Meek Mill Reflects on the Toll of Prison and Why His Upbringing Left Him ‘Traumatized’

In one of his first post-jail interviews, Meek Mill discusses prison life, freedom and how to change an unjust system.

He’d slept three hours in the last two days and hadn’t had a moment to collect himself and wrap his head around the news that he was free. But the morning after his sudden release from prison, Meek Mill was at ease as technicians buzzed around him, hanging lights and setting up booms. We’d assembled at a recording studio in central Philadelphia, expecting to find him loopy and raw after a night of being feted by his town.

He’d been choppered from prison by his friend Michael Rubin, the billionaire co-owner of the Philadelphia 76ers, to sit on Celebrity Row at the Wells Fargo Arena for Game Five of their playoff series with the Miami Heat. Afterward, Rubin and a raucous group of stars — Kevin Hart, Dwayne Wade, Ben Simmons, Joel Embiid — dined at a nearby restaurant, closing the place down at 3 a.m.

Instead, Meek sat calmly, creasing the sleeve of his Gucci bomber, as if this was just another couch in another town, not the first day of his second shot at life. “Five months in prison, all I did was sleep,” he tells Rolling Stone. “I don’t need to rest, I need to work.”

He’d been sitting in his cell at the state prison in Chester when word reached him that he had been granted bail in a writ by the state Supreme Court. “I found out like everyone else — I saw it on TV,” he says. “I flipped around the dial just to be sure. Even so, I’m like, Do I trust this? Meek can be excused for his skepticism. For 11 years, he’s lived in a judicial web with no clear means of escape. He was arrested in 2007 by a corrupt cop named Reggie Graham; convicted of gun and drug counts solely on Graham’s word; then held on probation by his nemesis, Geneice Brinkley, a judge notorious in Philly for remanding people to prison on technical violations.

Charged with no crimes since his 2007 bust, Meek’s served three stints in prison, a year of house arrest and a decade of strict probation. Even after news broke about Graham’s corruption — he’d been featured on a list of dishonorable cops by the former District Attorney Seth Williams — Brinkley declined to grant Meek bail, let alone void his verdict. Last week, her superior, President Judge Sheila Woods-Skipper, agreed to toss the convictions of three men busted by Graham. One hundred and five more are queued for quick dismissal. Just one defendant — Meek — has been forced to soldier on. Brinkley refuses to relinquish his case; he must go before her in June to present the same facts that have freed other victims of Graham’s.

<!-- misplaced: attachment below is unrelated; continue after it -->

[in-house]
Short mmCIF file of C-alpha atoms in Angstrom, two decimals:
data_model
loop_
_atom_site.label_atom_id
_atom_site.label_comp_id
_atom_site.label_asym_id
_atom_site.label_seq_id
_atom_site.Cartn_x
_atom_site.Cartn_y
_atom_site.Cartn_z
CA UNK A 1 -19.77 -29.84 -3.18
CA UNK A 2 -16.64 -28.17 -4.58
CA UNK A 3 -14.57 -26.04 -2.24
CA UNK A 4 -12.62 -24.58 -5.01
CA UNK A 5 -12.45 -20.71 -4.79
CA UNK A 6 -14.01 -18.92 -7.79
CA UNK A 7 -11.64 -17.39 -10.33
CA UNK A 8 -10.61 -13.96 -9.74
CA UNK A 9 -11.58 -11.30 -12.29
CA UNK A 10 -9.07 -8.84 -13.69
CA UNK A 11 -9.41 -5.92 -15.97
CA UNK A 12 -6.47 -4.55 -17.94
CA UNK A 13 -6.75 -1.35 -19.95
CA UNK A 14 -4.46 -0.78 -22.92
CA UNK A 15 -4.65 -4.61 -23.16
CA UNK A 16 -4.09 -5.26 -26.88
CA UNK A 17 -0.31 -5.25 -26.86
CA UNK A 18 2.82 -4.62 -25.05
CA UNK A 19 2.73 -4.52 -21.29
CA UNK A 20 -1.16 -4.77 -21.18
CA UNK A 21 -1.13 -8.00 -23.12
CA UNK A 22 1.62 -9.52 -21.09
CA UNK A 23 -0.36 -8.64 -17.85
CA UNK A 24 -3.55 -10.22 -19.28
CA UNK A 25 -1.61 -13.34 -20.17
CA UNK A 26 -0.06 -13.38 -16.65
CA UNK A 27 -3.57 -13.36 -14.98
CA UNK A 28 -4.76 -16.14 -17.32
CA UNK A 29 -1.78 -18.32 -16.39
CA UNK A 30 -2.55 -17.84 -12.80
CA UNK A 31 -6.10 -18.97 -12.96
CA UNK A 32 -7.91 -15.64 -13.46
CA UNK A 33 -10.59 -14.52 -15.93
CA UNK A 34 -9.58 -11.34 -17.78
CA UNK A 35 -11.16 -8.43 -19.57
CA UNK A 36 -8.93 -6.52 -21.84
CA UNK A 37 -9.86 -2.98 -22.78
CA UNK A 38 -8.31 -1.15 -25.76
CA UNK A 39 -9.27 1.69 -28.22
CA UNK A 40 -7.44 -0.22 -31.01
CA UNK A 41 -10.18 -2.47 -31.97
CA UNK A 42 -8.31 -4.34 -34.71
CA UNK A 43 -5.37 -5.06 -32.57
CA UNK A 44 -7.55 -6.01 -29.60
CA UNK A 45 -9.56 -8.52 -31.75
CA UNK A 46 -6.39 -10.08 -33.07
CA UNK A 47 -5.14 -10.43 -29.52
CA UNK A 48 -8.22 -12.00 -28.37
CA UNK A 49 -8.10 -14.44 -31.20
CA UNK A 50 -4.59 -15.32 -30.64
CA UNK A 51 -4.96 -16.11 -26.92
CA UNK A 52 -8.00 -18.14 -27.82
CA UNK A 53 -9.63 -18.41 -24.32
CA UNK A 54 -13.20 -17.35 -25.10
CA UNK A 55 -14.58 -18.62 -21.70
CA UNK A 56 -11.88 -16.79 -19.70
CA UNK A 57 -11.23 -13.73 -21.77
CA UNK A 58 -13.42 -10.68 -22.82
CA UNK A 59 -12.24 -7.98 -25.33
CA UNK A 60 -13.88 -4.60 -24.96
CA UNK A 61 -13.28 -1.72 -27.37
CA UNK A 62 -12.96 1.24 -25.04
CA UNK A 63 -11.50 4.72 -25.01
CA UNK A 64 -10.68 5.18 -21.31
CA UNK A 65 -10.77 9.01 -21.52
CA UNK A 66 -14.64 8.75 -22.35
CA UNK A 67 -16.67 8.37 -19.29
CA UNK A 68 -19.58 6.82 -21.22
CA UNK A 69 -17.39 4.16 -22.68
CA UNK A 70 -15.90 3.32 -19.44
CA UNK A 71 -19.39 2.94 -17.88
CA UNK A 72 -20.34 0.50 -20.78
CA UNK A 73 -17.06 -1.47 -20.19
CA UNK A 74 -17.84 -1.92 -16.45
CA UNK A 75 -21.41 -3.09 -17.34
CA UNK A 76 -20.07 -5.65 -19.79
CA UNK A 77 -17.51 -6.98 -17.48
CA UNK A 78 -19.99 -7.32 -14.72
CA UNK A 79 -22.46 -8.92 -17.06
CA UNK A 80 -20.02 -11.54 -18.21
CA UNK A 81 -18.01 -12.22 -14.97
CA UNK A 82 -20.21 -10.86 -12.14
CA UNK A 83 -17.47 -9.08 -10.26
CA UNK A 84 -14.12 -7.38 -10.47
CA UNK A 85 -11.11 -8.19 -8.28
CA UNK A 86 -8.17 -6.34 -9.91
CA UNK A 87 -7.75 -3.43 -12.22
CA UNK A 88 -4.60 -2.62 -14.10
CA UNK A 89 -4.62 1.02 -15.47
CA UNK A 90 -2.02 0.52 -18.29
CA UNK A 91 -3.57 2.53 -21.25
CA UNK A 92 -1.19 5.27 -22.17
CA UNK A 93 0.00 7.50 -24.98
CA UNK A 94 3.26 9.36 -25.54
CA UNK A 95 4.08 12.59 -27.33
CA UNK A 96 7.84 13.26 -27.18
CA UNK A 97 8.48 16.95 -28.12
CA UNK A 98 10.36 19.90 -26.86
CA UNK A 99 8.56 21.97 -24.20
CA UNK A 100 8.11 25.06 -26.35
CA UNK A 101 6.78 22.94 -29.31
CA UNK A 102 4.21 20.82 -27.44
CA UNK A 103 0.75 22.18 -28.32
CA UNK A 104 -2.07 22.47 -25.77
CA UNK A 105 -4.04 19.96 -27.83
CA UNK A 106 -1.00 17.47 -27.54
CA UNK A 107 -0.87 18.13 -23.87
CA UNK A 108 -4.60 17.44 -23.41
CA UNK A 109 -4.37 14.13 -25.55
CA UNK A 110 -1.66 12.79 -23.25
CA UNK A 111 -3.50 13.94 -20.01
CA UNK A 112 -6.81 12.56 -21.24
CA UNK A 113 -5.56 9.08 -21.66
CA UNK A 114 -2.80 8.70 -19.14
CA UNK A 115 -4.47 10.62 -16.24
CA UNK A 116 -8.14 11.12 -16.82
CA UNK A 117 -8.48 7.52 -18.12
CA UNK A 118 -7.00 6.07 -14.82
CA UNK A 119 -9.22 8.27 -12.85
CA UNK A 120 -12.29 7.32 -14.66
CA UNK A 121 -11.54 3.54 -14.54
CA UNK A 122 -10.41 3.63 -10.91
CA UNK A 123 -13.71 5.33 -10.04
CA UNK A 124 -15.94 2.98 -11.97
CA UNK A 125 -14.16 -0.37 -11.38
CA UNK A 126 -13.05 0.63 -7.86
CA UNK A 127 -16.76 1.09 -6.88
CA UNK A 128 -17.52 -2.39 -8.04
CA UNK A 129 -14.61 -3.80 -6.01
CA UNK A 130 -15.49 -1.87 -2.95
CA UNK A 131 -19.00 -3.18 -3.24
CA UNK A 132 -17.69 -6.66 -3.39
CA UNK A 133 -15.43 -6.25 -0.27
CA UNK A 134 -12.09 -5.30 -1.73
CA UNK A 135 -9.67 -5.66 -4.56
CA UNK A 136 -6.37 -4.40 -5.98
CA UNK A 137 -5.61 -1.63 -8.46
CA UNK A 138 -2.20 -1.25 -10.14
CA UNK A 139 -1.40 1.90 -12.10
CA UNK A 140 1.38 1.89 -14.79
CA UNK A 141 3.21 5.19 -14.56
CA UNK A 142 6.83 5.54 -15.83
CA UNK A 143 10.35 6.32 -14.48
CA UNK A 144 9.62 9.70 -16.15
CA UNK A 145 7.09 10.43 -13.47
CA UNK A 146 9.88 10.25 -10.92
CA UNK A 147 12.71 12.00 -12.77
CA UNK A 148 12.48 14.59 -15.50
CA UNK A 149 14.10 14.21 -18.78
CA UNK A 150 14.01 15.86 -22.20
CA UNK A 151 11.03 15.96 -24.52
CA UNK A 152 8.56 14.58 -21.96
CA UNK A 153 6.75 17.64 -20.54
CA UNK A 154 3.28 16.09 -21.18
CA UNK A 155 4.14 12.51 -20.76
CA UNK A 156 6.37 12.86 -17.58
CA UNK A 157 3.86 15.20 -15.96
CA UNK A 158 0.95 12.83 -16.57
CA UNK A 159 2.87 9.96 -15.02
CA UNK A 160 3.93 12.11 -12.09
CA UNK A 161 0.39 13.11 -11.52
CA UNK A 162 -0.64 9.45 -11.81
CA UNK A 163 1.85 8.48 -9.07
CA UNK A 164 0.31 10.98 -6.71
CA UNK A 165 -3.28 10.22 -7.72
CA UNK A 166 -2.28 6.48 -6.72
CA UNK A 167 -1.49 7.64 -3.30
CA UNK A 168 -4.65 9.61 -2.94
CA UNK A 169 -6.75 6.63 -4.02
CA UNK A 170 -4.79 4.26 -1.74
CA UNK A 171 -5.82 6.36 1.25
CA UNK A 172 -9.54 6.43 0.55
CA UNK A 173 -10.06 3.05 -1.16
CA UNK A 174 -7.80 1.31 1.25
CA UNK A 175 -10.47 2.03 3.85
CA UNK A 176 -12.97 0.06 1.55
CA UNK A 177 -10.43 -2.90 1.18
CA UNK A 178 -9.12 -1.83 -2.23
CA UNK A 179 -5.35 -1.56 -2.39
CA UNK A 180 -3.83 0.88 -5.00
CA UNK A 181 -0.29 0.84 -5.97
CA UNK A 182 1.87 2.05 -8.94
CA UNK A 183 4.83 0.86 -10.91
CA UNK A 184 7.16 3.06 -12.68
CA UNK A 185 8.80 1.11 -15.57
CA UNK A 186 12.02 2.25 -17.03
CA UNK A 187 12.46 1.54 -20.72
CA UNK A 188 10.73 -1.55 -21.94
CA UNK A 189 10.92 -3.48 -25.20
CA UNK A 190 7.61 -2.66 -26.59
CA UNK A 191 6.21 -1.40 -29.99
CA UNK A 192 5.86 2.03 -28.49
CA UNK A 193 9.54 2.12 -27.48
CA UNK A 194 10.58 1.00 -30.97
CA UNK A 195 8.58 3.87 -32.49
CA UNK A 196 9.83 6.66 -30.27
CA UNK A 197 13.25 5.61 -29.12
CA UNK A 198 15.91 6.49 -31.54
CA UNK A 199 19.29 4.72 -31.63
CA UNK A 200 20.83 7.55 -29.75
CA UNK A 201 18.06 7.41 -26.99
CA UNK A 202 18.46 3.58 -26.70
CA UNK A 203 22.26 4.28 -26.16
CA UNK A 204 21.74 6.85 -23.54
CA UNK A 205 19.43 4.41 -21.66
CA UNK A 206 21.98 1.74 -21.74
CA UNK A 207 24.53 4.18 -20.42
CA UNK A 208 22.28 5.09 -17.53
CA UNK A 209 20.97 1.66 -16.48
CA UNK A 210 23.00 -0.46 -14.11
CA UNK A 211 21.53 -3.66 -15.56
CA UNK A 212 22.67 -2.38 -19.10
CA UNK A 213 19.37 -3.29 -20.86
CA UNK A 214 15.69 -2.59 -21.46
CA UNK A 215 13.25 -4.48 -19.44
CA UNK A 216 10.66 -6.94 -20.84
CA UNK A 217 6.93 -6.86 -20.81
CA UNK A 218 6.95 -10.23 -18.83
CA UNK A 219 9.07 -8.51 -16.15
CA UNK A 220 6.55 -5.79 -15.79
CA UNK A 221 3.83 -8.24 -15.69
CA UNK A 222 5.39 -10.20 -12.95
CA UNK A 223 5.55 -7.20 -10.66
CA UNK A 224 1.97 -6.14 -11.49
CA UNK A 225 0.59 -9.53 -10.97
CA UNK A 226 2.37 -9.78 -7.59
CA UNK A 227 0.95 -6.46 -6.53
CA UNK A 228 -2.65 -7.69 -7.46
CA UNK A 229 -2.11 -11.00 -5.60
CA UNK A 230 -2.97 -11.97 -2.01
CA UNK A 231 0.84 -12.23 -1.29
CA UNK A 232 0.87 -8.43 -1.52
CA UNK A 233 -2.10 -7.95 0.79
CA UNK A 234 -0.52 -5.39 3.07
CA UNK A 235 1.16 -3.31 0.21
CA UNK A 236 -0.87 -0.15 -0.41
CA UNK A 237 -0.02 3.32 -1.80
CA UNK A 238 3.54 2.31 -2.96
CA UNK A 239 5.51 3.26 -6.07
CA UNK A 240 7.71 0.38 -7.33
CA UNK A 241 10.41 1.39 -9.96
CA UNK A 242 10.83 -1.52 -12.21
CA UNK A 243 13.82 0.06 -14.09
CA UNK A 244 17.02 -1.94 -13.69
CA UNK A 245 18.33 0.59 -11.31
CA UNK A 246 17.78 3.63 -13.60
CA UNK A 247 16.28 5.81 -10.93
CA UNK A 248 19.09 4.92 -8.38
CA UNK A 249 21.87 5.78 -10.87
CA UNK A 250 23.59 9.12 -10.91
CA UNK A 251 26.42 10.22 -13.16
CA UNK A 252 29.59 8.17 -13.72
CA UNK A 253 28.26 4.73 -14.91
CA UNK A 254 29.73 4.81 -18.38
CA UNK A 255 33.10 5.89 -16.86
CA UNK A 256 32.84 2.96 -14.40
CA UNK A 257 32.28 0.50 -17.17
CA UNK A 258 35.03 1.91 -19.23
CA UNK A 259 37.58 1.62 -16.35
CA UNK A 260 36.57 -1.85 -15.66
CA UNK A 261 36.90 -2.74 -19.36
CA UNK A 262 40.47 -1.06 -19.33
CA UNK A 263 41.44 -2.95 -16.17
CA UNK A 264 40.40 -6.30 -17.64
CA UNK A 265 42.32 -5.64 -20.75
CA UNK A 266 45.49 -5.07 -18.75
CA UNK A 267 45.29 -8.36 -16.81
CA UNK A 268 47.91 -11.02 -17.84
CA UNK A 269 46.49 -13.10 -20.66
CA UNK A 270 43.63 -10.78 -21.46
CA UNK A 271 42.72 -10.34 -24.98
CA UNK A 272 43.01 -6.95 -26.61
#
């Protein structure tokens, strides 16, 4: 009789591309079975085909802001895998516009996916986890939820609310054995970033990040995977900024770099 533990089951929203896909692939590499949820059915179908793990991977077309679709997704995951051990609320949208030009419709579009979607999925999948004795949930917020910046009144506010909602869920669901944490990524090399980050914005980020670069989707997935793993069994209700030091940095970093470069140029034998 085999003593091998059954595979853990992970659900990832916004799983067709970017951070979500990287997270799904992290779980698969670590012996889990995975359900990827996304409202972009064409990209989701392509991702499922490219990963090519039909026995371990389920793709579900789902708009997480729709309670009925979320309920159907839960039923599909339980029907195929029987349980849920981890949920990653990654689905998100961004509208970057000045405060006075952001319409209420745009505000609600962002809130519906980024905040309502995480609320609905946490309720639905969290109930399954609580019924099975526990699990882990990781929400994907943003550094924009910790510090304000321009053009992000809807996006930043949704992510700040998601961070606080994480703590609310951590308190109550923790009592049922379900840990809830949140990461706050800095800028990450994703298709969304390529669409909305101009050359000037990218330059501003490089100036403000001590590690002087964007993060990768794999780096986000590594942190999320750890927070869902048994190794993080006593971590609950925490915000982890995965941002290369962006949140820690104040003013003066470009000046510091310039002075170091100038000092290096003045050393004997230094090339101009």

Speaking to Rolling Stone, the rapper discussed the fallout from five months in prison.

What has it been like to see your son Rihmeek again and realize that due to your imprisonment, you’ve been a bit of a stranger to him?
The most upsetting part was, my son got suspended when I was arrested and serving time. My son had never been suspended. He always been doing great in school, and I felt like I was a great failure by being incarcerated. [Not] raising my son was like a big grief to me. It hurt me a lot. It angered me, but yesterday I held my son. We had conversation, I think he happy, and I told him I would never leave him again.

He’s about the age than you were when you lost your father.
Yeah, it’s a little different. My father got murdered, and I knew somebody killed him. That’s how I remember it. My aunt said, “You tell your dad goodbye like he ain’t never coming back.” It registered to me as a little kid what she said, and I always remembered it. I had a phone [in jail], so I stayed in contact with him [Rihmeek], I tried to keep the connection there, but it’s not a real connection when you only could call at certain hours. My son, he don’t get home from school at 6 o’clock, so you know, it ain’t do me the real justice. It was just a reflection of what happens over and over with young black men, like a lot of young black men grow up without father figures and you end up in the wrong places. I always said, “Your…